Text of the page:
Poor implementation presents the greatest risk – failure

Security as a service: how are the patterns of risk and reward changing?

Security as a service can provide cost savings and accelerated implementation...

Security as a service: how are the patterns of risk and reward changing?

Security as a service can provide cost savings and accelerated implementation cycles, just as software as a service (SaaS), writes John Pescatore, vice-president and distinguished analyst at Gartner. However, the "as a service" approach can fail if applied under the wrong circumstances using a poor implementation methodology. Security as a service offerings must be built on highly reliable and highly secure platforms, and must use open and/or standard interfaces and data definitions. Service providers can offer the model to better compete or to complement their service offerings, but security as a service is not a good match for many security applications.

Security service offerings vary primarily by how much investment (in capital expense and ongoing staffing) the business is required to make versus the amount of customisation and control of the service the organisation has. Gartner predicts security as a service will see a compound annual growth rate of more than 30% from 2007 through 2012.

Security as a service offerings already provide significant revenue in distributed-denial of service protection, message security, remote vulnerability assessment, secure web gateway and security intelligence services.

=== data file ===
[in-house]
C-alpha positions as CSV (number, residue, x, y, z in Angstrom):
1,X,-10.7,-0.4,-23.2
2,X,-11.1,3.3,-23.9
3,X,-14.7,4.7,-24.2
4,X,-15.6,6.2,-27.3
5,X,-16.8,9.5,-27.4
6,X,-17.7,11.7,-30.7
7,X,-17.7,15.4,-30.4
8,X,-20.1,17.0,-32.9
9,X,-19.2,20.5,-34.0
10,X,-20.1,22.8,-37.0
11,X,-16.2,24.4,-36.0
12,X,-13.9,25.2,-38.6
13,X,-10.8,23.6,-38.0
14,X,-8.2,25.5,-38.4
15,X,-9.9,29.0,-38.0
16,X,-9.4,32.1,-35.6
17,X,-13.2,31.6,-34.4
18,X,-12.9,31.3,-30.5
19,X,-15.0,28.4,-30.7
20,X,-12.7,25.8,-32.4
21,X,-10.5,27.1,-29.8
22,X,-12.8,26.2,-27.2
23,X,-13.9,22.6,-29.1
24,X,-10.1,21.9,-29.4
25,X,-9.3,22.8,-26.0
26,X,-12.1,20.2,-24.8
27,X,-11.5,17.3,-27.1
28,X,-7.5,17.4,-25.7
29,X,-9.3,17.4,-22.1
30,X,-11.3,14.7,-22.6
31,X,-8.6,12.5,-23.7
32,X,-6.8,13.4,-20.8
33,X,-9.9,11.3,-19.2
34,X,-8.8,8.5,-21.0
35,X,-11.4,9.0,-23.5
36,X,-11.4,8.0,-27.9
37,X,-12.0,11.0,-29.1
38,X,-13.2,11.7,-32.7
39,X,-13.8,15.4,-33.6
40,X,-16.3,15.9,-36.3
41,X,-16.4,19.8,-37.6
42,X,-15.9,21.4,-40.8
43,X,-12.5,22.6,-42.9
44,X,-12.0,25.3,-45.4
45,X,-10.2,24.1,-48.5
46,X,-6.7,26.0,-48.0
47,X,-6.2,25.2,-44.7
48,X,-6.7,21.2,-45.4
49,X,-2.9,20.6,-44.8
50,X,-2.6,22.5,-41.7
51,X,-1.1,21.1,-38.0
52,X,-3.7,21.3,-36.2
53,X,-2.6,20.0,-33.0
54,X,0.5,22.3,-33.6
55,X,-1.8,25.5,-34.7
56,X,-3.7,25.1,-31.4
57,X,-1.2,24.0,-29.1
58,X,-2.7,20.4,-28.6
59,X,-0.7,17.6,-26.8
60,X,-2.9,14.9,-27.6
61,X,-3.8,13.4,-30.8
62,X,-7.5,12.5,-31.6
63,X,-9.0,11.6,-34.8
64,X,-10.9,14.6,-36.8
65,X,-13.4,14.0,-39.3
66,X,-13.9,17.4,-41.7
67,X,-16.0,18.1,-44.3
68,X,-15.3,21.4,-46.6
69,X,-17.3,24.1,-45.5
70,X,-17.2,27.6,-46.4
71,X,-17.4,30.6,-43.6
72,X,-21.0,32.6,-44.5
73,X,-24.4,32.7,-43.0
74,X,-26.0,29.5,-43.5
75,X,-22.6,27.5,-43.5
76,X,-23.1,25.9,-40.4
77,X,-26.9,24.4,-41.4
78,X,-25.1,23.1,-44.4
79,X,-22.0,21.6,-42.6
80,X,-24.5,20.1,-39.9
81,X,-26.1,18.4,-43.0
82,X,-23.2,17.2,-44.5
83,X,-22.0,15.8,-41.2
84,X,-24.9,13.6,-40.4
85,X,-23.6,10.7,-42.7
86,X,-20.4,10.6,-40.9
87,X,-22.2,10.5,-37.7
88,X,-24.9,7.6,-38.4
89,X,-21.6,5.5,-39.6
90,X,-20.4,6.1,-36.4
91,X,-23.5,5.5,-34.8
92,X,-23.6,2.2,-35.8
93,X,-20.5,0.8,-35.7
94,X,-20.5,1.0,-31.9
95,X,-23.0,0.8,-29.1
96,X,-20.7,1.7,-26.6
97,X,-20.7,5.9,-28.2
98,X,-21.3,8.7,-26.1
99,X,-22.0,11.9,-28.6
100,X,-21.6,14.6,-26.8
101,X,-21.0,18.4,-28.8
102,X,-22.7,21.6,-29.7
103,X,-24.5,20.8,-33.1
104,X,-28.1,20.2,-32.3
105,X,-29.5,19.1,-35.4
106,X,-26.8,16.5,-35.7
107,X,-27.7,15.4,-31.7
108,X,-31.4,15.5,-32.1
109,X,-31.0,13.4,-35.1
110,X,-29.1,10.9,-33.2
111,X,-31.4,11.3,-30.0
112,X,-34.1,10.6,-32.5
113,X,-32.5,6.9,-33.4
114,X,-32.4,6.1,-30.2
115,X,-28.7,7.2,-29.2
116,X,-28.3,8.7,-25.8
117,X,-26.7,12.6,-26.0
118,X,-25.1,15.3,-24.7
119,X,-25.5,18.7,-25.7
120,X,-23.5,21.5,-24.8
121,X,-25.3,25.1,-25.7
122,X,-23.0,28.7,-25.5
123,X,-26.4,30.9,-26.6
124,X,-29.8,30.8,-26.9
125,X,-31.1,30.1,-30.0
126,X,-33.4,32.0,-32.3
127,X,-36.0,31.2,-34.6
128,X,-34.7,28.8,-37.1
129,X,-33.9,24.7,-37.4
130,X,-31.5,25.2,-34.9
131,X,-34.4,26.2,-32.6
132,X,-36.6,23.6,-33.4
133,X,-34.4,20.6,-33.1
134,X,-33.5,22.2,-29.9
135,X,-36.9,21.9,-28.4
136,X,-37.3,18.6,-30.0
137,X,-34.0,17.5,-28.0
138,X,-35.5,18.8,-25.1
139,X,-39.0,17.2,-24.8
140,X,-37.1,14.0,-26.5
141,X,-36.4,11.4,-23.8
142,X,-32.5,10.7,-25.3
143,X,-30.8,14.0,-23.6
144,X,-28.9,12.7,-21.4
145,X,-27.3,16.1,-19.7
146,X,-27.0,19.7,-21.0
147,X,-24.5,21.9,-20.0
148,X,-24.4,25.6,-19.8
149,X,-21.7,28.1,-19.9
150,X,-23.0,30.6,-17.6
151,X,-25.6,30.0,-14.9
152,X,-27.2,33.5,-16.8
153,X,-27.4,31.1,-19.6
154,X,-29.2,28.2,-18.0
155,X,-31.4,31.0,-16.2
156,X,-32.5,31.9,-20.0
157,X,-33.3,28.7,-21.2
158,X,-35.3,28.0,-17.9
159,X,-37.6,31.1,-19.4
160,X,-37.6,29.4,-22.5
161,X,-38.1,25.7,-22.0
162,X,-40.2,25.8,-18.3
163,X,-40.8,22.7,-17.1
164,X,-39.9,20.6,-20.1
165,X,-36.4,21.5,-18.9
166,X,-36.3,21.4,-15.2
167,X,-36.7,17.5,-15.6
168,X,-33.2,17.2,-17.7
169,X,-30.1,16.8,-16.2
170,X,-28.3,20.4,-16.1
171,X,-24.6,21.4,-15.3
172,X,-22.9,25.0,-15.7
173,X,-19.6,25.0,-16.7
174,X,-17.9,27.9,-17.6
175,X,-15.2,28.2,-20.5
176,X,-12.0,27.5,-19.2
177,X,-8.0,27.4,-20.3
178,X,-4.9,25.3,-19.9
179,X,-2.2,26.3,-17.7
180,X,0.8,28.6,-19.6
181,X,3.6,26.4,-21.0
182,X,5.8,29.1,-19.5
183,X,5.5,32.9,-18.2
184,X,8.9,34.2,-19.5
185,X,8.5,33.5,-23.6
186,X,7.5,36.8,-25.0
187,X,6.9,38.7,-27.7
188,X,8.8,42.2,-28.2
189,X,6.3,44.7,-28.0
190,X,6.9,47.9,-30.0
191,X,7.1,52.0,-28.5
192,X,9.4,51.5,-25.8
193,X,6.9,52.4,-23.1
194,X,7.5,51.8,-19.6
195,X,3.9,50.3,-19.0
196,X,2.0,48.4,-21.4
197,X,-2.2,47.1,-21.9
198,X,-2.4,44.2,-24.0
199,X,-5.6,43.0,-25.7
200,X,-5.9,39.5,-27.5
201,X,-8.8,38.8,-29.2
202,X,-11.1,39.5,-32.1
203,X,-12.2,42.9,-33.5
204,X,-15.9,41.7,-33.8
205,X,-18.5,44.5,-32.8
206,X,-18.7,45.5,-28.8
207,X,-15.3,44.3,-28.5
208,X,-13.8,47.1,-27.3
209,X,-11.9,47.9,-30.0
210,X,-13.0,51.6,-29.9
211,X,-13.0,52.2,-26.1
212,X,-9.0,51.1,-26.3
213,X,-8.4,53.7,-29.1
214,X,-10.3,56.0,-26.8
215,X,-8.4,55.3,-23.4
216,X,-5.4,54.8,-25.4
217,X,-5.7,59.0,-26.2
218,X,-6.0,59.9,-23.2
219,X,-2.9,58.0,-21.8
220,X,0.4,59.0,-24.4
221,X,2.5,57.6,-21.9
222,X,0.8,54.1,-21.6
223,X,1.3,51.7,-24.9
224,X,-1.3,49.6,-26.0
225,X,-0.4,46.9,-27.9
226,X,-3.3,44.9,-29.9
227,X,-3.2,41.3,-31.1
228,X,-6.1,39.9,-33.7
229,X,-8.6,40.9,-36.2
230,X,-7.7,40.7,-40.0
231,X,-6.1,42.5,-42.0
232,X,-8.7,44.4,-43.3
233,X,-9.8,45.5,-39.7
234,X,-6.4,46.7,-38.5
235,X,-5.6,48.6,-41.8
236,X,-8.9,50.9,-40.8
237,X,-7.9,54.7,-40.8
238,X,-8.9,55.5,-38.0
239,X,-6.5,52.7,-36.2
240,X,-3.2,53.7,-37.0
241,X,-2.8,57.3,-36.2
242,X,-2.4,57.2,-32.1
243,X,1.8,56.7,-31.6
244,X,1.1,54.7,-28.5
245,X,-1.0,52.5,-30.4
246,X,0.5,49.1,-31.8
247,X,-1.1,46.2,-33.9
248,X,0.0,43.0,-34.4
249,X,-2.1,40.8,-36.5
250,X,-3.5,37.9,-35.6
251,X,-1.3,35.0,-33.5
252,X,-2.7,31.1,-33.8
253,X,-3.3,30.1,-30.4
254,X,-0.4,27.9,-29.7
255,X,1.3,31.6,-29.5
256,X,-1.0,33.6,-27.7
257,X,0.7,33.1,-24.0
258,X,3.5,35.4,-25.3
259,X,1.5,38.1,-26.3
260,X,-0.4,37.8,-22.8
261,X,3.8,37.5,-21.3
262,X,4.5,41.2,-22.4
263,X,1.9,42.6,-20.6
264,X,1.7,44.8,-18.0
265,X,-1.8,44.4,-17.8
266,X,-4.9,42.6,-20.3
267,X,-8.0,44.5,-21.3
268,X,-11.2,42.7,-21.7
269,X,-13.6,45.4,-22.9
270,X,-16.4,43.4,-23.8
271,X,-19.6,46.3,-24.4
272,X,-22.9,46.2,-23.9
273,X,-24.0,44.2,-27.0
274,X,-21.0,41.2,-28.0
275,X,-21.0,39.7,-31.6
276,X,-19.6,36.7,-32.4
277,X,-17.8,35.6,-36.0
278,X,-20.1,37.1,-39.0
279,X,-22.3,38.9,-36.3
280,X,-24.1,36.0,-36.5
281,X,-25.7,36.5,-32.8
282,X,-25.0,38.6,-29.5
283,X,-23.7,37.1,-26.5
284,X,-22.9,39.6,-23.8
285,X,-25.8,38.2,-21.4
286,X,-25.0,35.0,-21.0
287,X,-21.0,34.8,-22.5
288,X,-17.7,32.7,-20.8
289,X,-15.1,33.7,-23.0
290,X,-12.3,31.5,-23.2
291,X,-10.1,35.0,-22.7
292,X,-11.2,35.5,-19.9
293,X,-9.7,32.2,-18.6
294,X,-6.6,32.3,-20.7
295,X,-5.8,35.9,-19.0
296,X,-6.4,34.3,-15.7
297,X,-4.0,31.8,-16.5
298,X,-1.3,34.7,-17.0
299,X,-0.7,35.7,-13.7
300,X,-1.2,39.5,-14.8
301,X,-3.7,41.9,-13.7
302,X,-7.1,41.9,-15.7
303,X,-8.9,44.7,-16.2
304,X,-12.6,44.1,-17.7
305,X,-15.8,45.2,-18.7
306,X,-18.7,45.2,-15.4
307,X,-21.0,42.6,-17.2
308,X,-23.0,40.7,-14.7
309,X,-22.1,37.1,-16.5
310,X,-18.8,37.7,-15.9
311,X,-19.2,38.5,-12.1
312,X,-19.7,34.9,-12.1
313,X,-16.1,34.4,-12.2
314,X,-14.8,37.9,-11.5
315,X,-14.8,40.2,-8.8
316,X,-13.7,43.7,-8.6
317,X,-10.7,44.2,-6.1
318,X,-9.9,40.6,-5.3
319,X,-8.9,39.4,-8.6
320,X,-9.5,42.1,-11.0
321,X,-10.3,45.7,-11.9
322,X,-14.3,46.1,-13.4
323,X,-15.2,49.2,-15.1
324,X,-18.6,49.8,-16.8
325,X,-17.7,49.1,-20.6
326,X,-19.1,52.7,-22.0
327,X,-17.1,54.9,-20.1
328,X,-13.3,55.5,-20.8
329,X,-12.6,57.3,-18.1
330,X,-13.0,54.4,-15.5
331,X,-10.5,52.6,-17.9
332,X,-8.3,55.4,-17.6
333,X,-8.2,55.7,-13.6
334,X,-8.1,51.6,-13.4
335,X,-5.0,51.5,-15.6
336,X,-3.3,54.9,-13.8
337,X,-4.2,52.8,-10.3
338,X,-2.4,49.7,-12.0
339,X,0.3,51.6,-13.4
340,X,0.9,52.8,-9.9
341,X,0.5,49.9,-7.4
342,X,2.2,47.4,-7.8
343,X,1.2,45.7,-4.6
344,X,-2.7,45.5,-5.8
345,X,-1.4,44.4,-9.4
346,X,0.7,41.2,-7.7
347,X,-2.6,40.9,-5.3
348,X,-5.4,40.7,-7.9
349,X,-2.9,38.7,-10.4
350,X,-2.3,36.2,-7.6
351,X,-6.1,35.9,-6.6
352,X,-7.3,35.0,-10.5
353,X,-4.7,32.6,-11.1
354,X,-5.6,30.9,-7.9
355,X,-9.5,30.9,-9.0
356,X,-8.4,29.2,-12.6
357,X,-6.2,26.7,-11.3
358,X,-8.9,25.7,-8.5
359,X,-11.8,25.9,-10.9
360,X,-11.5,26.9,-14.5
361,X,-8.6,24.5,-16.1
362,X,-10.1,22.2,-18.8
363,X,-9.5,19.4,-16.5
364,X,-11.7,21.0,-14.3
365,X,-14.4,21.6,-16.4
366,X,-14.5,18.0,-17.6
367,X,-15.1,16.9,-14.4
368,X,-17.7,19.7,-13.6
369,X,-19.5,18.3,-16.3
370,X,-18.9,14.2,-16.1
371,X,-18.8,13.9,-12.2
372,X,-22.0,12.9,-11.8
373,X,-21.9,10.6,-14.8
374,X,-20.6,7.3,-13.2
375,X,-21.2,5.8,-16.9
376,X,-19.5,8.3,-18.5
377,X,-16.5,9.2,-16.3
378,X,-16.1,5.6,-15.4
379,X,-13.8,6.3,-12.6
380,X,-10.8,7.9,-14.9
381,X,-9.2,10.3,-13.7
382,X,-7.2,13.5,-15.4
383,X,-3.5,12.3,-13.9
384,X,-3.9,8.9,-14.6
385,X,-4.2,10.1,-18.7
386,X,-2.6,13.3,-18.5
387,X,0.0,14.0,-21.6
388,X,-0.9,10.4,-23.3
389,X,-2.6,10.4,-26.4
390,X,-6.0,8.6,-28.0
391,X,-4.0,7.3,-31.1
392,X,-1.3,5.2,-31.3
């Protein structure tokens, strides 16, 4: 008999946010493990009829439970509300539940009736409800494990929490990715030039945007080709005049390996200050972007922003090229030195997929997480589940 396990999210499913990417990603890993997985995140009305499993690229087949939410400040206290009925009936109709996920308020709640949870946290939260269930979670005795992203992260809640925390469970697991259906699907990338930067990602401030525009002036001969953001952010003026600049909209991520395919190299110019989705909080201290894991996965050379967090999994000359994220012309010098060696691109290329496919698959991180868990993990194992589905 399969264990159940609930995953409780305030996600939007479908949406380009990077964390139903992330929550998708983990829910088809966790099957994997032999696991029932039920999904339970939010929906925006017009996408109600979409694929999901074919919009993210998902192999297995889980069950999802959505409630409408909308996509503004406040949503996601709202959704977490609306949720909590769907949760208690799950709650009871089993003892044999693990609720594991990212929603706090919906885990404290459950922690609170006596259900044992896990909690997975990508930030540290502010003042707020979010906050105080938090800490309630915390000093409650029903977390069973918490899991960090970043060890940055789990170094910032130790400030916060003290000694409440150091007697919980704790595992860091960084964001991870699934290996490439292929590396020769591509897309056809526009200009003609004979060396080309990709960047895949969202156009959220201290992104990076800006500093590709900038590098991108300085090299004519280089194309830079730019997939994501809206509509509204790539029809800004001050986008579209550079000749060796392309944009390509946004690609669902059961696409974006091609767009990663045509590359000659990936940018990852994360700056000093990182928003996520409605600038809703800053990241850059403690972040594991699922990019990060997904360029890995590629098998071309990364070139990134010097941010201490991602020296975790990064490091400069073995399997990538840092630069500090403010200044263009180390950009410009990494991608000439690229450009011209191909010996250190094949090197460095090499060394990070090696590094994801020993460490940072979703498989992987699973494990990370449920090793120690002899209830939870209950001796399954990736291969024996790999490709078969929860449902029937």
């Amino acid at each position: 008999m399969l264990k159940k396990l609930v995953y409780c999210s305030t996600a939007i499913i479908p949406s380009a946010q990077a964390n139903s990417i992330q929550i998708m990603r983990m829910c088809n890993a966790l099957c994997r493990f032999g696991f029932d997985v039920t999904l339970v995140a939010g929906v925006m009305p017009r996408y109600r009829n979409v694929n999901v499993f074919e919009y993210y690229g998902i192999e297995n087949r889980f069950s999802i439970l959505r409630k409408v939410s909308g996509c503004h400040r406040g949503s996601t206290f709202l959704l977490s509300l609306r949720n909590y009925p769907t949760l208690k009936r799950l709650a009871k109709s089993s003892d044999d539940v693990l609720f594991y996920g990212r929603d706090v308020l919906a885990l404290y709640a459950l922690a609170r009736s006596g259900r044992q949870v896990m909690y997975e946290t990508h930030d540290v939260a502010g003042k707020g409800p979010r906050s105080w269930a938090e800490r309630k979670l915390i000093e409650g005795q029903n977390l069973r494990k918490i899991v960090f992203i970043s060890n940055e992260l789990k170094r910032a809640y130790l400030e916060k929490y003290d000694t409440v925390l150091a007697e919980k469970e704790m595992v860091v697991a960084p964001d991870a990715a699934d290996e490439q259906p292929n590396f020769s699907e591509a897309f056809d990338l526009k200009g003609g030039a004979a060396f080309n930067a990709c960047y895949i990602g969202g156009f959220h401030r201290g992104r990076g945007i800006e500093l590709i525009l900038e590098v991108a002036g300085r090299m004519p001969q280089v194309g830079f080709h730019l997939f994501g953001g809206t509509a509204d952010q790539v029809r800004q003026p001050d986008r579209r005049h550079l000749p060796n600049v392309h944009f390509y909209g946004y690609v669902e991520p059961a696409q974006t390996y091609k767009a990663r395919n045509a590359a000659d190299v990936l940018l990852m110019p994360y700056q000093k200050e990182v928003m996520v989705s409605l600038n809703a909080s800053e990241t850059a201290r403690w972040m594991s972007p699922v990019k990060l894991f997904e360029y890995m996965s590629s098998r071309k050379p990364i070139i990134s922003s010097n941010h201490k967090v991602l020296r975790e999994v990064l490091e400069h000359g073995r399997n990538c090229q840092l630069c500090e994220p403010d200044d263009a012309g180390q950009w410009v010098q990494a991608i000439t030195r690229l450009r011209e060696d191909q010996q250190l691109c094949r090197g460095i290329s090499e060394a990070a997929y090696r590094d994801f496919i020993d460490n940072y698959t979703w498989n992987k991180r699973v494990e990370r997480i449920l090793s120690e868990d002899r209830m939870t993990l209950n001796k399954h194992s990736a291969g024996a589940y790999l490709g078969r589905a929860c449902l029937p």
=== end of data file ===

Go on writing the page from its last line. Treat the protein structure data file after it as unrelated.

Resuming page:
The model has features that will restrain or accelerate its adoption. First, there is no permanent organisation-owned equipment or software, so failure of a security as a service provider will mean total disruption of service. Second, security as a service is a one-to-many model organisations that need high levels of customisation will not find it attractive and they can also lose control over their security applications. Third, security as a service requires high-availability and high-speed connectivity to the provider. This can be a significant cost that may reduce savings, unless the security as a service provider is also the bandwidth provider. Finally, the model may result in "hidden lock-in" where the security as a service offering does not provide open interfaces to data that may be retained at the provider's facility.

However, the model avoids capital expense or large, single-fiscal-year software expense hits, but it must be priced aggressively to show direct cost savings over other delivery models. The security as a service trend will drive corporate pressure to use security as a service, just as the outsourcing trend has driven security outsourcing. The predictable revenue stream from security as a service will drive financial analysts to assign higher multiples to vendors with security as a service revenue streams than to those that are pure hardware or software vendors.

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